I Nyoman Masriadi
- I Nyoman Masriadi
- The Old Master (Snapping Provocation of Samuro)
- Signed and dated 2016, signed, titled and dated 2016 on the reverse
- Acrylic on canvas
Since his emergence on the Yogykarta art scene, Bali-born Masriadi has gained a formidable reputation as one of Asia’s strongest and most singular voices in contemporary art. With a cult-like following for his provocative paintings starring protagonists of other-worldly physiques as well as personalities, Masriadi strikes at the core of a whole web of issues. These issues are sometimes difficult, but always relevant. In his pictorial practice we see Masriadi’s strong tendency towards defiance. In fact the artist has always been unwilling to succumb to the rigidity of social expectations, divorcing his work from the typical aesthetic traditions of Balinese arts early on in his career. Dissatisfied with the teaching methods at the Art InstitutSeni Indonesia, Masriadi dropped out of school and spent a year painting souvenir portraits of mythological Balinese figures. Reportedly this was the beginning of the artist’s obsession with figuration of a superlative brand.
As a young man who grew up during the Suharto Era (1967-98), Masriadi’s narratives delve into contemporary Indonesian politics and global pop culture—offering biting commentary while articulating his individual perspective. This propensity for the controversial, as well as an acute faculty for aphorisms, has launched the talented artist to critical heights. Paired with an undertone of sarcasm, Masriadi’s works permeate with the tenacity of his own reflections. A recent work of massive stature, The Old Master (Snapping Provocation of Samuro) explores the madness of age and constitutes a thematic milestone in the artist’s career.
The Old Master (Snapping Provocation of Samuro) bears the distinct characteristics of Masriadi’s artistic process, particularly in the formation of an iconoclastic subject that resonates personally at multiple junctures. Revered for their staunch discipline, unwavering loyalty and masterful art of the sword, samurais are fighters to be feared and respected. Masriadi draws inspiration from his much loved computer games and pop formats. Samuro, also known as the ‘blademaster’, is a mythologized samurai with supernatural characteristics. This impressive work depicts one of the senior Samuro as the new superhero, but subverts certain assumptions of respect and authority. In many ways The Old Master (Snapping Provocation of Samuro) marks a new stage for an artist who has gained the very success many aspire towards.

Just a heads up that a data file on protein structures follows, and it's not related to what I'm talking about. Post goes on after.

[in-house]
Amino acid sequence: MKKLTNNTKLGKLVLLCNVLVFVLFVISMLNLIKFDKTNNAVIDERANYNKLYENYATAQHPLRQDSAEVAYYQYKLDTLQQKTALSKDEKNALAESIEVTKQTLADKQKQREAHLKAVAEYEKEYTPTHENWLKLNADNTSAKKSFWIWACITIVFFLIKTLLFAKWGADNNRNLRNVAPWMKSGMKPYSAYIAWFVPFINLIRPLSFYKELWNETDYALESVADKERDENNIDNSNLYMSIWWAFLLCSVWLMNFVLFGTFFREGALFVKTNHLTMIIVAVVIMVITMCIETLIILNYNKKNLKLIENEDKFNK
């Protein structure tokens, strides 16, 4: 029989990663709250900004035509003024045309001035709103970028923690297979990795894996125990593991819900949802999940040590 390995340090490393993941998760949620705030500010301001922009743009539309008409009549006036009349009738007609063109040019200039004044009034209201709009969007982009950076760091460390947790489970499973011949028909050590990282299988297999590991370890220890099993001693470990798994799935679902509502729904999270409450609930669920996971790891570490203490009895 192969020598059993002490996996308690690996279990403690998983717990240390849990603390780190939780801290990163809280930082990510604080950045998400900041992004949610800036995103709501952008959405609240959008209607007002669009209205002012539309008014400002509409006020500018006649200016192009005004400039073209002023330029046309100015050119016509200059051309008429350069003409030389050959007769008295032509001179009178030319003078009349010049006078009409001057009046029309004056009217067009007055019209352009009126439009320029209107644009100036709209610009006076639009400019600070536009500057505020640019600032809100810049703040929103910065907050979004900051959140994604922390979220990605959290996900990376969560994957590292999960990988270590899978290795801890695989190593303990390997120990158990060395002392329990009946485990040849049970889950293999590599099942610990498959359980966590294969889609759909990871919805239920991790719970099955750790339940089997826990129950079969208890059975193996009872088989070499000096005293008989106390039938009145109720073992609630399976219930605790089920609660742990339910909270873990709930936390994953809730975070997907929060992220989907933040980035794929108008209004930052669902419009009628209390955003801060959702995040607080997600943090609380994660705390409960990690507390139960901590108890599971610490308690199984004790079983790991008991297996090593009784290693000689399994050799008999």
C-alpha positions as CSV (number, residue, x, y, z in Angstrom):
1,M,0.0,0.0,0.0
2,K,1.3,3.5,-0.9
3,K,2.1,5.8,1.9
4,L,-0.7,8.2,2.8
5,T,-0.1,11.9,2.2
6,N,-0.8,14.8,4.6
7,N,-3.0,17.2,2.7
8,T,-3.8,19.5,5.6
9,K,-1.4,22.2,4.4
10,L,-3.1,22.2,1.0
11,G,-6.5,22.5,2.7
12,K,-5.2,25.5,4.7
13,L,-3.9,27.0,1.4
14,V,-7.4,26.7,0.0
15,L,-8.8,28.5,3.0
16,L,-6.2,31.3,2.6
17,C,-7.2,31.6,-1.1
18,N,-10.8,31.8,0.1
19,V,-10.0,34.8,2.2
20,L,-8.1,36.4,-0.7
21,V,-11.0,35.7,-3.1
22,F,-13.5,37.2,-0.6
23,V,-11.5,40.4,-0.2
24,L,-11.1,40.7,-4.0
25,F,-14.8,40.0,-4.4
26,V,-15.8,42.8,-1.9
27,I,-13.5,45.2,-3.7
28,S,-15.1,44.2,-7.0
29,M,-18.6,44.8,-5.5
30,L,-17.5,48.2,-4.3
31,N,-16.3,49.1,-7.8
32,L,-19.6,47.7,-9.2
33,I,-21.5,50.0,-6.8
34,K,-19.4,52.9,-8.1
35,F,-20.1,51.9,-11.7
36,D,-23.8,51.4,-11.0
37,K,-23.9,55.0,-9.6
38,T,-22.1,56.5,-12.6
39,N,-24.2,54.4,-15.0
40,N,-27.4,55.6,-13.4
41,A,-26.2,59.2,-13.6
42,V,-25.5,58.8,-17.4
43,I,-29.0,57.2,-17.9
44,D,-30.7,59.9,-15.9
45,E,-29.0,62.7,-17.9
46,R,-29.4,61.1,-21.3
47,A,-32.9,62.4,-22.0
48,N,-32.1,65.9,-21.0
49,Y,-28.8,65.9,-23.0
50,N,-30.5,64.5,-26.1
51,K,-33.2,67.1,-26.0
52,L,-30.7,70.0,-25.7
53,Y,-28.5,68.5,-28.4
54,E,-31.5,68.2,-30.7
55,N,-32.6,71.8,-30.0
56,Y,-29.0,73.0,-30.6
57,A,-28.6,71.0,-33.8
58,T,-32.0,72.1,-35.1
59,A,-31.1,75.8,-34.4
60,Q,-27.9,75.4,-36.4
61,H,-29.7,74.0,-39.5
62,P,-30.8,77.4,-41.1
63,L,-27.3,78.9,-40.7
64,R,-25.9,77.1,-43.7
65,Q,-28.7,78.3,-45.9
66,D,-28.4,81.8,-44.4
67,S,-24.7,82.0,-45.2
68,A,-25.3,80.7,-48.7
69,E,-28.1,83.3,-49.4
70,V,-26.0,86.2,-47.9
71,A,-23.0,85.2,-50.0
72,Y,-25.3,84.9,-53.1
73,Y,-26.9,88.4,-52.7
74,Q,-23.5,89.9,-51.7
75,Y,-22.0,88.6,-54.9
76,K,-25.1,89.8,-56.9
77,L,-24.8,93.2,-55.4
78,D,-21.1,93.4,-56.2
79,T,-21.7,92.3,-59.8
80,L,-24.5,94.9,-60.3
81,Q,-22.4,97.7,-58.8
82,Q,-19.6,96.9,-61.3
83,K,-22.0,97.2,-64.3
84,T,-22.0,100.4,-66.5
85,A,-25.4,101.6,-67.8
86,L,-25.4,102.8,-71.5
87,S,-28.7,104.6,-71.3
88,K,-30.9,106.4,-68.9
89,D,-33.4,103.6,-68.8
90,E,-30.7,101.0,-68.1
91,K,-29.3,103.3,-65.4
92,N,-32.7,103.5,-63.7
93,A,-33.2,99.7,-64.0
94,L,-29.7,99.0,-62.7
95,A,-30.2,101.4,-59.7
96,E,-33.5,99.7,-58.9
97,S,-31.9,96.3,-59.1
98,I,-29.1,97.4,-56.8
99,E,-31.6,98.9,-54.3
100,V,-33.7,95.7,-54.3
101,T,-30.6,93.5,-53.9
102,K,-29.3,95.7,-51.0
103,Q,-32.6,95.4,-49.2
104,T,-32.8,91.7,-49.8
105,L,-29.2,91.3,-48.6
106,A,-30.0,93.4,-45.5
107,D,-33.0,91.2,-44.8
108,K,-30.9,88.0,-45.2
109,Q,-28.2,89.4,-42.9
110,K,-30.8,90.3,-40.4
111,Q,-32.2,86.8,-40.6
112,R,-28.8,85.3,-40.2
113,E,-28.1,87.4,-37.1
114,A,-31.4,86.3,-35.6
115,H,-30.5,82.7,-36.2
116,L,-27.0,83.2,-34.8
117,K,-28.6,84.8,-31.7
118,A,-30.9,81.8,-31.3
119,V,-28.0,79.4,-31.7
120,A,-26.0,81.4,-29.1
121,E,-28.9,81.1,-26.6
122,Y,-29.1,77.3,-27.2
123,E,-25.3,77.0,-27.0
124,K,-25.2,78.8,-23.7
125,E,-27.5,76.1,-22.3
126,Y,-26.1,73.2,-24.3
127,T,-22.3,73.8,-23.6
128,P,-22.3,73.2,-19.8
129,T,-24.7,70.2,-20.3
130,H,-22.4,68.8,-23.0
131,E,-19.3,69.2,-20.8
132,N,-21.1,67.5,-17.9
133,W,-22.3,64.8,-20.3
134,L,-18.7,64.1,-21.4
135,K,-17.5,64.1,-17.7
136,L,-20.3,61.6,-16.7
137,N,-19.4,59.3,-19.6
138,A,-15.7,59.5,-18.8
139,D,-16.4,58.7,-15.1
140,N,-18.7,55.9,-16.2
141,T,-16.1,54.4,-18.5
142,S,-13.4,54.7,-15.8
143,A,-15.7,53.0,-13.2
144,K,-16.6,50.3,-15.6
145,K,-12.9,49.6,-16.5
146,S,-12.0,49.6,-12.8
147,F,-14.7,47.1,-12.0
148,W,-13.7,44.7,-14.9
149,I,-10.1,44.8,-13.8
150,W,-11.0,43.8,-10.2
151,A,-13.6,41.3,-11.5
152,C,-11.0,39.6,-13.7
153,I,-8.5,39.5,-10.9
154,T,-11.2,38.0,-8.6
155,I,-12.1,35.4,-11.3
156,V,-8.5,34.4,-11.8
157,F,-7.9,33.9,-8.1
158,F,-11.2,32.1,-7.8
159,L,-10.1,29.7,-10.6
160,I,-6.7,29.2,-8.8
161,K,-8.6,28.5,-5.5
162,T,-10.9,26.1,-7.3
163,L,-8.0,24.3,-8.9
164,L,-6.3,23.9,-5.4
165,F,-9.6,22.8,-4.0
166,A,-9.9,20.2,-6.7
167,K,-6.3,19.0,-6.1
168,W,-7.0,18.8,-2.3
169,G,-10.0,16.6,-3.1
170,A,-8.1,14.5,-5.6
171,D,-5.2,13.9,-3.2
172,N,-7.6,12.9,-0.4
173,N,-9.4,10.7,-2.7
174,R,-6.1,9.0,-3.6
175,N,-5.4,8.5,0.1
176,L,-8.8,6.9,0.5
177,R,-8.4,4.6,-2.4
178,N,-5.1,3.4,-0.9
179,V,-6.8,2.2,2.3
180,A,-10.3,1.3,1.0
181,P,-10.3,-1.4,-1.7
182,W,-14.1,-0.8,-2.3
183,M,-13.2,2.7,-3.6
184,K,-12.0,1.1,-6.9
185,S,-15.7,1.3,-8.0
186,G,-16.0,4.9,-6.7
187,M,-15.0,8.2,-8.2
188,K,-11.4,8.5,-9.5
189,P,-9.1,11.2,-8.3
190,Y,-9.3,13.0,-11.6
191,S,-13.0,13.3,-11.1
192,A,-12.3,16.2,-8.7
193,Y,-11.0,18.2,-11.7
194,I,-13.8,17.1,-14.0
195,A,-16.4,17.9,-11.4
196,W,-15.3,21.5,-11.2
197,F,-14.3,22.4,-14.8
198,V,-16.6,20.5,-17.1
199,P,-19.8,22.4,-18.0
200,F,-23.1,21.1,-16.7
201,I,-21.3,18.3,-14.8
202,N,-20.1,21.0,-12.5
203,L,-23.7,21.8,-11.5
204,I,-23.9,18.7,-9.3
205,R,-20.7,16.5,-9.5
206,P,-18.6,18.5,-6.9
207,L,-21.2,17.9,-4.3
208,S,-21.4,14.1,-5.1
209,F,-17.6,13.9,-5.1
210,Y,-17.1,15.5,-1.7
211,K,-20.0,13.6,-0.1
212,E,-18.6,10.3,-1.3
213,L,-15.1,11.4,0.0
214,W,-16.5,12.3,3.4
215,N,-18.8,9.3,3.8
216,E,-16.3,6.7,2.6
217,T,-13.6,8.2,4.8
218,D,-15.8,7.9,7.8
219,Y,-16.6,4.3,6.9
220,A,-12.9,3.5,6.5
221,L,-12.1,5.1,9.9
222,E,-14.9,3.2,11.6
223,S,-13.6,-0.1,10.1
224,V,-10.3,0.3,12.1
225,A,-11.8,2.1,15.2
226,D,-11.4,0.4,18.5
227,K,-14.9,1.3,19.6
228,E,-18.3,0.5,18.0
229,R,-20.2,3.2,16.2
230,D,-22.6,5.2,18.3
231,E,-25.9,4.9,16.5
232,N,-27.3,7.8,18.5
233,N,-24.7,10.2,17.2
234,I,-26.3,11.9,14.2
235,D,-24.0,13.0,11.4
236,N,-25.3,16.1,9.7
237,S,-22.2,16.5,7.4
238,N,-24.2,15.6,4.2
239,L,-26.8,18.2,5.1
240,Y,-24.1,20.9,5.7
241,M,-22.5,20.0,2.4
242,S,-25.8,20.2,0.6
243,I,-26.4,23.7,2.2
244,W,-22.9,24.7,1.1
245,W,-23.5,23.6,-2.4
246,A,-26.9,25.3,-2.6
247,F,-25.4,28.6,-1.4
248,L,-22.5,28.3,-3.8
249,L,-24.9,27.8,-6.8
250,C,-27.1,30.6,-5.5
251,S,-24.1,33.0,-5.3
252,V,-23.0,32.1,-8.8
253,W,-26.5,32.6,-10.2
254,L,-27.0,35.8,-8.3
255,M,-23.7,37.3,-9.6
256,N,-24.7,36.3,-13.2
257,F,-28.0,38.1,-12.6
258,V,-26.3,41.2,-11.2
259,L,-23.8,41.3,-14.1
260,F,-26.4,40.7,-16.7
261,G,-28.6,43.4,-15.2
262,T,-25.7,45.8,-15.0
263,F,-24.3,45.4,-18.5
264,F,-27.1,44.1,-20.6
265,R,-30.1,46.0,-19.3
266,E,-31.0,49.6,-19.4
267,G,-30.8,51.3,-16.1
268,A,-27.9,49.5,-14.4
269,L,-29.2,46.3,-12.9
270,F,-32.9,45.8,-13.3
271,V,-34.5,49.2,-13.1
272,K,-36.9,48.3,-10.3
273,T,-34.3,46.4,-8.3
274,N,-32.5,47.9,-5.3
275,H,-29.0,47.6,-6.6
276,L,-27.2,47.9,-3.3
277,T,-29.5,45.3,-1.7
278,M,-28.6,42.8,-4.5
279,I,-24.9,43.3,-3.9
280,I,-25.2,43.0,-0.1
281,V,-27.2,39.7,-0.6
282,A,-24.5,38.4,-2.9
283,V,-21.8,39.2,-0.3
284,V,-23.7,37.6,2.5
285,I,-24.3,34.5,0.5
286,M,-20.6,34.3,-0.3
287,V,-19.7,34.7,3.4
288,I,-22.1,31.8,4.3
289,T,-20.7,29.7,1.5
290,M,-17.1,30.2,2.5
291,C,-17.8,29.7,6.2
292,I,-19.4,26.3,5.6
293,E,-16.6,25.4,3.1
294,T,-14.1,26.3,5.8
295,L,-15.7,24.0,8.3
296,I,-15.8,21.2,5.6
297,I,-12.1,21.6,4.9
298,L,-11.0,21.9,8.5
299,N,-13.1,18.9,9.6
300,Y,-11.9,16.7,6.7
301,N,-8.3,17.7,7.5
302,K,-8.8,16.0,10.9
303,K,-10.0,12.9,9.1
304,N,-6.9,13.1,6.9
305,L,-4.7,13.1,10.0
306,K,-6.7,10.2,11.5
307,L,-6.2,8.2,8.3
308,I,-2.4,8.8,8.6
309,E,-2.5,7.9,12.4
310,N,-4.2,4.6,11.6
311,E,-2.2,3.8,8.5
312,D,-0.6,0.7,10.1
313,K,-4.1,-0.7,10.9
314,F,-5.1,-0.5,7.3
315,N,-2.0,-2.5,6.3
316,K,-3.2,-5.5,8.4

Masriadi casts his protagonist as the sole occupier of this compact canvas, cropping the frame to show only his face and bulking upper body. Importantly The Old Master’s brawny build is far removed from the typical physique of a samurai. Rather, his frame is constructed from sinuous units of pure muscle, appearing horrifically unnatural and grotesque. This distortion towards the bionic caricature is a well-oiled dialectic device that steers Masriadi’s works towards the satirically profound.
The artist’s knack for the monumental is amplified in The Old Master’s dense composition, barely able to contain the provoked giant within. By building his painting around the verticality of the sword and a symmetrical line along Samuro’s top knot, Masriadi stretches the image beyond the canvas. He also employs his favored opaque black that “symbolically and generally…conveys gravity, momentousness and even perilousness.”1 Against a chasm of white, Samuro’s hyperbolic physique weighs in and out of the pictorial space. It is as if the power of his strength and anger could break through the limits of his two-dimensionality. Indeed, teeming works such as The Old Master (Snapping of Samurai Provocation) tend to intrude the viewer’s periphery, imposing the figure’s overwhelming physicality and testing the boundaries of painting as a medium.